With that concession, Waxman got his bill out of committee, just as Miller and Rangel had done days before. It would have been an occasion for celebration among reformers, if they weren’t so worried about the Senate.
Max Baucus was in a familiar situation: Getting lectured by angry members of his own party. But, this time, it wasn’t just Senate liberals. It was the majority leader. And the speaker of the House. And the president. They were meeting in the Oval Office, and the subject was Baucus’s halting progress.
Pelosi thought Baucus’s pursuit of Republicans was pointless; they wanted to kill the bill, period, and, by dragging out the negotiations, they might just succeed. Reid, though generally inclined to give his committee chairmen room, was coming around to the same conclusion. Obama was, too. Winning over Olympia Snowe was one thing; the administration had zeroed in on the Maine Republican as its best hope for Republican support. But Chuck Grassley, the senator on whom Baucus was spending the most energy? Everybody but Baucus was giving up on him.
Baucus and Grassley were kindred souls. Like Baucus, Grassley had a penchant for awkward public expression. After he started his own Twitter account, his impulsive, frequently incomprehensible missives fast became the stuff of political legend. In June, during a presidential visit to Europe, Obama made statements urging the Senate Finance Committee to quicken its pace. Grassley tweeted back: “Pres Obama while u sightseeing in Paris u said ‘time to delivr on healthcare’ When you are a ‘hammer’ u think everything is NAIL I’m no NAIL.”
Grassley also had an uneasy relationship with his own caucus, because, like Baucus, he sometimes crossed party lines. In 2007, Grassley had worked with Baucus on a bill expanding CHIP, the children’s health insurance program, which Congress had created in 1997 and which was due for reauthorization. The new Congress in 2009 wanted to make expansion, which Bush had vetoed, a first order of business. But Democrats wanted to include coverage for the children of legal immigrants. Grassley voted no—and seethed. According to Chris Jennings, the highly regarded Democratic health care strategist, “Fairly or not, he thought the Democrats overreached and reneged on his agreement with them on the policy, making him look bad with his Republican colleagues. The Republican caucus said, ‘See, they burn you every time. You’re so naïve, Chuck.’”
Grassley didn’t blame Baucus personally—and told his friend that he wanted to keep working on reform. But now, he wanted some assurance that, on the major issues, the deal he cut in Finance would withstand pressures from the left on the Senate floor and in conference negotiations with the House. And he didn’t want to be alone. He needed to be one of several Republicans voting for the bill—and Snowe, whom many Republicans regarded as too liberal, didn’t count.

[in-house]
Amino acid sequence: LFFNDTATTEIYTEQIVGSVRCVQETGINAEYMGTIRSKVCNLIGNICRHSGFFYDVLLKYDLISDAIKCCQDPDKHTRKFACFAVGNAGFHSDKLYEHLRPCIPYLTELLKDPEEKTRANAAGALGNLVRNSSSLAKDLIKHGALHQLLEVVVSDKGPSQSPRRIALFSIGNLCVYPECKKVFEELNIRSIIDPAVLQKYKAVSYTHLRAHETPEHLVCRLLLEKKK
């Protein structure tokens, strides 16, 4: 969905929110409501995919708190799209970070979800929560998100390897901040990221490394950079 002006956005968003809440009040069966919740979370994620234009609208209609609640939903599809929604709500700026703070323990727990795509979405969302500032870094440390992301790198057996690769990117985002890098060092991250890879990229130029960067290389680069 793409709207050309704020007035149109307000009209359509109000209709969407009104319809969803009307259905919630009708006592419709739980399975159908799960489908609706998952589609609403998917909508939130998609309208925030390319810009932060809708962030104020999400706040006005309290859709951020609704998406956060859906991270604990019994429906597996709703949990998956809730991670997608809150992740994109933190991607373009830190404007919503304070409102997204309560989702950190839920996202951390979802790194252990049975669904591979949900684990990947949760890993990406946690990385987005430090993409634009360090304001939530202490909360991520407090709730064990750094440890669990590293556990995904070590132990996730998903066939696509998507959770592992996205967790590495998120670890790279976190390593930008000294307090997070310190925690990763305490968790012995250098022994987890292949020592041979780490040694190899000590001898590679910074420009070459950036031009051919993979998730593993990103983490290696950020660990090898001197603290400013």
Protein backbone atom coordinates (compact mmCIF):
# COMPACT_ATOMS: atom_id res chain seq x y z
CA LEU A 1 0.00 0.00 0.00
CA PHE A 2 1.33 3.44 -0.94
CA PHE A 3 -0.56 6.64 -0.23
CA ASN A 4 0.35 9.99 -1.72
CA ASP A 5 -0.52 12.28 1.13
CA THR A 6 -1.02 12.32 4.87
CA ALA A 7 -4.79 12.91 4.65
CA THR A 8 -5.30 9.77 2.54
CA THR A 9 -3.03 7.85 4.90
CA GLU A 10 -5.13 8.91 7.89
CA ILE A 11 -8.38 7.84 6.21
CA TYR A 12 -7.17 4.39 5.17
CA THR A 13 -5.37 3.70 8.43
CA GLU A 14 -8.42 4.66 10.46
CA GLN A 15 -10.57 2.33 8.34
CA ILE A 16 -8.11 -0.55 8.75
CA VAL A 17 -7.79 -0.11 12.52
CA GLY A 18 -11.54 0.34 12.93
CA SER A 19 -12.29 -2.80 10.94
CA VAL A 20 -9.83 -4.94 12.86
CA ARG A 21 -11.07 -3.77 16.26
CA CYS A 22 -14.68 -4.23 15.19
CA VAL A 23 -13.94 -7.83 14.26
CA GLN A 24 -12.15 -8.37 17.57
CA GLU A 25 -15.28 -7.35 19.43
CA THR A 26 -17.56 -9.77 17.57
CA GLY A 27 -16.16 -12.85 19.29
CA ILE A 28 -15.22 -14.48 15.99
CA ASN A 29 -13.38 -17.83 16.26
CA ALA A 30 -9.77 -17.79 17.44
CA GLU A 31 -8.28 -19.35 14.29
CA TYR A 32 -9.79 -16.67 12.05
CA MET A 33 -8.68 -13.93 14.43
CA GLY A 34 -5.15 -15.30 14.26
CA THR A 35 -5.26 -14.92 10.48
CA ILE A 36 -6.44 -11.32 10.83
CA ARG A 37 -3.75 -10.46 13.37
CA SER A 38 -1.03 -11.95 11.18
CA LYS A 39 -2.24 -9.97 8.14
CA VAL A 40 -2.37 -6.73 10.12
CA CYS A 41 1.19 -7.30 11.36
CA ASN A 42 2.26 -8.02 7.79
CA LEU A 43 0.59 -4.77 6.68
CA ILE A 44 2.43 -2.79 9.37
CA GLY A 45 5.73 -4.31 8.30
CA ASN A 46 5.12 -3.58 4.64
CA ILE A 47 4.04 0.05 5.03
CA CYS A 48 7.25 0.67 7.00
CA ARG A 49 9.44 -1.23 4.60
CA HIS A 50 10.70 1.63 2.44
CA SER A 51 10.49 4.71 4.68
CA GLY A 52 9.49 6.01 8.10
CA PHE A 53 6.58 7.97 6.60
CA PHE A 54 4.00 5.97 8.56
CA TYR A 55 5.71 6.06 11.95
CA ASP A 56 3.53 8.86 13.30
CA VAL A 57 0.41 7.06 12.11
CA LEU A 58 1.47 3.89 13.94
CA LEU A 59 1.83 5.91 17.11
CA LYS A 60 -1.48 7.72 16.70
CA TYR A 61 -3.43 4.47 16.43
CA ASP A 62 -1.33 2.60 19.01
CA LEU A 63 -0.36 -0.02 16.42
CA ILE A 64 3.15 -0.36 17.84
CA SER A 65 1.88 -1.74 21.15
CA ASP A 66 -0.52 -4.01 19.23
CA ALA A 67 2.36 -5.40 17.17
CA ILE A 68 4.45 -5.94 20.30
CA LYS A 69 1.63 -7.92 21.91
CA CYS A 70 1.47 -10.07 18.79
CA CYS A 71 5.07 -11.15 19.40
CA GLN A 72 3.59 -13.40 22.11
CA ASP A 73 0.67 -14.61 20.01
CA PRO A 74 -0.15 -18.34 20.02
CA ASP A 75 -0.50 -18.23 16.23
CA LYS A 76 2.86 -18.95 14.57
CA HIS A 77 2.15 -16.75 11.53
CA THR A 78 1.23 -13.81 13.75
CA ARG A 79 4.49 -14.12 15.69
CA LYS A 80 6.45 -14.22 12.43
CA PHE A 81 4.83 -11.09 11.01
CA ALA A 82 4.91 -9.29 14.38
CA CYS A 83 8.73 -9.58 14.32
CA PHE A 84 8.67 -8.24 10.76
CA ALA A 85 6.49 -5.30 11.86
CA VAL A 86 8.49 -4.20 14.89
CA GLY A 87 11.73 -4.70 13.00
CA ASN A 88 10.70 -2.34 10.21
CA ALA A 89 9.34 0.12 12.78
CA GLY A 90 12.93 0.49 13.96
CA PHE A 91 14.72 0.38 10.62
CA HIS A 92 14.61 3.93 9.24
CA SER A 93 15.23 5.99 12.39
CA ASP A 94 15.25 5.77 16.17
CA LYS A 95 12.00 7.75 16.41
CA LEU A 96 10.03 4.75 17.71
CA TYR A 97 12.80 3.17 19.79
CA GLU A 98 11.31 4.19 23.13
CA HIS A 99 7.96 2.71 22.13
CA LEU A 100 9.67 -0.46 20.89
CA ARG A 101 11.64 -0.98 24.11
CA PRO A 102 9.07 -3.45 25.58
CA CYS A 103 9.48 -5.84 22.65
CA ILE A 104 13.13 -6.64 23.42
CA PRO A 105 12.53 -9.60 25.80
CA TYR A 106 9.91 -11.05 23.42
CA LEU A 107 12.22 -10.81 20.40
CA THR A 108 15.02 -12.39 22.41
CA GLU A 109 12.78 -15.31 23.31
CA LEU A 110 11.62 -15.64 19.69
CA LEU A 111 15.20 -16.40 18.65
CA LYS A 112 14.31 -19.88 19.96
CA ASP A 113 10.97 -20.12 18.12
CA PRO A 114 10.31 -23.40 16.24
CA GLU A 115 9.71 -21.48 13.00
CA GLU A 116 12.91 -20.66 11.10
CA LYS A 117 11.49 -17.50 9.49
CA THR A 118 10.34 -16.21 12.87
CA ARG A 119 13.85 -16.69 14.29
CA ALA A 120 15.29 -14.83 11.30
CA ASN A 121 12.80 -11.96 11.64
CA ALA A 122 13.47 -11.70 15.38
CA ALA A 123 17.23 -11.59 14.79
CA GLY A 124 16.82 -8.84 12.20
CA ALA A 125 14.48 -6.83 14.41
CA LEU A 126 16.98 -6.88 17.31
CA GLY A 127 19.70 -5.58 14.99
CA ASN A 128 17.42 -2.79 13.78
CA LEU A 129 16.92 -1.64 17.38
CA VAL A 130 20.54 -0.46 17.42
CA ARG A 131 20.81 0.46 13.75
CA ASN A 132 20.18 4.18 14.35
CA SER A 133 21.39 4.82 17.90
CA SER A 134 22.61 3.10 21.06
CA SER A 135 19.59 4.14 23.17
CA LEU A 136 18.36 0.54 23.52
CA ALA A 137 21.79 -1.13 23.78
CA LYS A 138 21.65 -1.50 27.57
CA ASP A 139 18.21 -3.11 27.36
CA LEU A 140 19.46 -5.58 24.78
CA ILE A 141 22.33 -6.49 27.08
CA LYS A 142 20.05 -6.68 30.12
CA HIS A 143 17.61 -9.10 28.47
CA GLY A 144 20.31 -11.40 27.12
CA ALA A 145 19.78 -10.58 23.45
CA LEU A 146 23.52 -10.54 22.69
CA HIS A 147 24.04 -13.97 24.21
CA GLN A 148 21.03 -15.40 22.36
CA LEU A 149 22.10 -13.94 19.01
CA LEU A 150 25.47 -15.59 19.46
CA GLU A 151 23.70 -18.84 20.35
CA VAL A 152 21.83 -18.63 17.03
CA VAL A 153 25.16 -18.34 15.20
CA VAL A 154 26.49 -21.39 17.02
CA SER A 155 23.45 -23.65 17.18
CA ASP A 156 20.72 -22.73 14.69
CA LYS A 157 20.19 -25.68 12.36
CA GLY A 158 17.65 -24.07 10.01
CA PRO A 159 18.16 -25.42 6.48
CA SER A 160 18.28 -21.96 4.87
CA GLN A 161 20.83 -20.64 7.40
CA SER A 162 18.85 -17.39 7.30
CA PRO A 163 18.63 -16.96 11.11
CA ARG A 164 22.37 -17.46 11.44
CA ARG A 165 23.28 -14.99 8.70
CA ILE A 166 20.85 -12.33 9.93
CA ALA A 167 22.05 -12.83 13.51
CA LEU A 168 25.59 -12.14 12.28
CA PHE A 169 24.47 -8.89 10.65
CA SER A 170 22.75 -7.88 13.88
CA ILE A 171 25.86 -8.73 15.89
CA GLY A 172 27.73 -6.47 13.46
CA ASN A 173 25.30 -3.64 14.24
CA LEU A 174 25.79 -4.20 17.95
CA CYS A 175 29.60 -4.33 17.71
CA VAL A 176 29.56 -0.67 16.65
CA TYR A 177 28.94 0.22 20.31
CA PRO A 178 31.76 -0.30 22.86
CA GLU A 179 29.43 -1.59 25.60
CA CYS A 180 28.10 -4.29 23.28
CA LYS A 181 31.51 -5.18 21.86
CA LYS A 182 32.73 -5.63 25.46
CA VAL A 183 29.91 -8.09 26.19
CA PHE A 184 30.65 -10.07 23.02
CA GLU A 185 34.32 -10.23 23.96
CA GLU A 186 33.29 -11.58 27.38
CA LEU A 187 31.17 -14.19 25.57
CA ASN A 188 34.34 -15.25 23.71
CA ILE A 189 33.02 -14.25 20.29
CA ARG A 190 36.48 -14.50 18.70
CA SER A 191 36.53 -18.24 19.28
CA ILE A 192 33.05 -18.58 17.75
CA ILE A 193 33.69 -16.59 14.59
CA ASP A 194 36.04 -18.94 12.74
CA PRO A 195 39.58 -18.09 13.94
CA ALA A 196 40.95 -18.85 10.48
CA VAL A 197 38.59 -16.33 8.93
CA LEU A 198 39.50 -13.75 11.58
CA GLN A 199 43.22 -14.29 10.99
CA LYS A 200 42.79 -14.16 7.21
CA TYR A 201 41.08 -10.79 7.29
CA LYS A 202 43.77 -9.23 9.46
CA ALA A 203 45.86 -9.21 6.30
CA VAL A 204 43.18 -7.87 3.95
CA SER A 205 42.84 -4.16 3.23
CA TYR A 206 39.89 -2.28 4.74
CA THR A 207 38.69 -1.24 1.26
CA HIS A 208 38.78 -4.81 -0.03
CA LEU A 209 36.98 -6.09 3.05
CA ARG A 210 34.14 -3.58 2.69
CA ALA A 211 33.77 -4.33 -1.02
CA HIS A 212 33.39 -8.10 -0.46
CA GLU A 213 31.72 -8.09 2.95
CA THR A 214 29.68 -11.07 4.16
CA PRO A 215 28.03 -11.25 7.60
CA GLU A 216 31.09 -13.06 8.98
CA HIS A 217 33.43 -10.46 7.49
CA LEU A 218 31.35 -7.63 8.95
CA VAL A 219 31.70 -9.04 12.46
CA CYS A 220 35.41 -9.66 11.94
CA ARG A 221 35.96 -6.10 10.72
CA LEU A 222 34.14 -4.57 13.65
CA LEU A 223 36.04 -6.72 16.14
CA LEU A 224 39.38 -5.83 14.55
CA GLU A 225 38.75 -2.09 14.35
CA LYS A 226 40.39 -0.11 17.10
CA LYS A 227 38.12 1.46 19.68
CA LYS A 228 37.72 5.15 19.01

Reaching across party lines was Baucus’s specialty—and, early on, he had Obama’s enthusiastic support. For Obama, bipartisanship was partly a matter of principle. He had pledged to work with Republicans, and, at least early in the term, he believed that a handful of Republicans would be willing to join him on legislation vital to the country’s future. Obama also understood the math—and that the surest path to 60 votes went through Finance. But, with the Republican leadership making clear it wanted no piece of meaningful health care reform, few Republicans were interested in negotiating seriously. The logical target would have been Ted Kennedy’s old friend, Orrin Hatch, who had also collaborated on CHIP. But Hatch was openly blasting Kennedy’s HELP staff for pushing for a “partisan” bill, in a way their ailing boss supposedly would not have, so Baucus turned to Mike Enzi of Wyoming. The thinking was that Enzi, like Hatch, sat on both Finance and HELP—and was a Kennedy friend, too.
Enzi told Baucus he was willing to talk, and, based on that agreement, Baucus convened what eventually became known as the “Gang of Six”—Enzi, Grassley, and Snowe for the Republicans, Baucus, Jeff Bingaman, and Kent Conrad for the Democrats. But Enzi proved early he was an unlikely target. (“Enzi and Kennedy are friends, great, they both drank,” quips one senior administration official. “That doesn’t mean he’s going to make a deal.”) Baucus himself learned this the hard way in late July. Baucus asked the Gang of Six if, in lieu of an elusive agreement on legislation, they’d sign a letter attesting to progress and promising official hearings by September 15. Enzi refused.
That left Grassley, whose behavior was becoming erratic. Grassley stood his ground during heated Republican caucus meetings, senior congressional aides say. As Enzi’s interest waned, Grassley’s staff even joined Baucus’s on a quixotic hunt for Republicans willing to support reform on the floor. But it wasn’t just Republicans in Washington going after Grassley. It was Republicans back home, too. As the Gang of Six negotiated, Iowa conservatives began threatening to back a primary challenge if Grassley ever voted for health reform. By August, Grassley was parroting Sarah Palin’s agitprop about death panels. “You have every right to fear,” he told some constituents. “We should not have a government program that determines if you’re going to pull the plug on grandma.”
Jonathan Cohn is a senior editor of The New Republic.
Check back tomorrow for Part Four, which which reveals how Obama saved the House bill and what Olympia Snowe really wanted until the very end.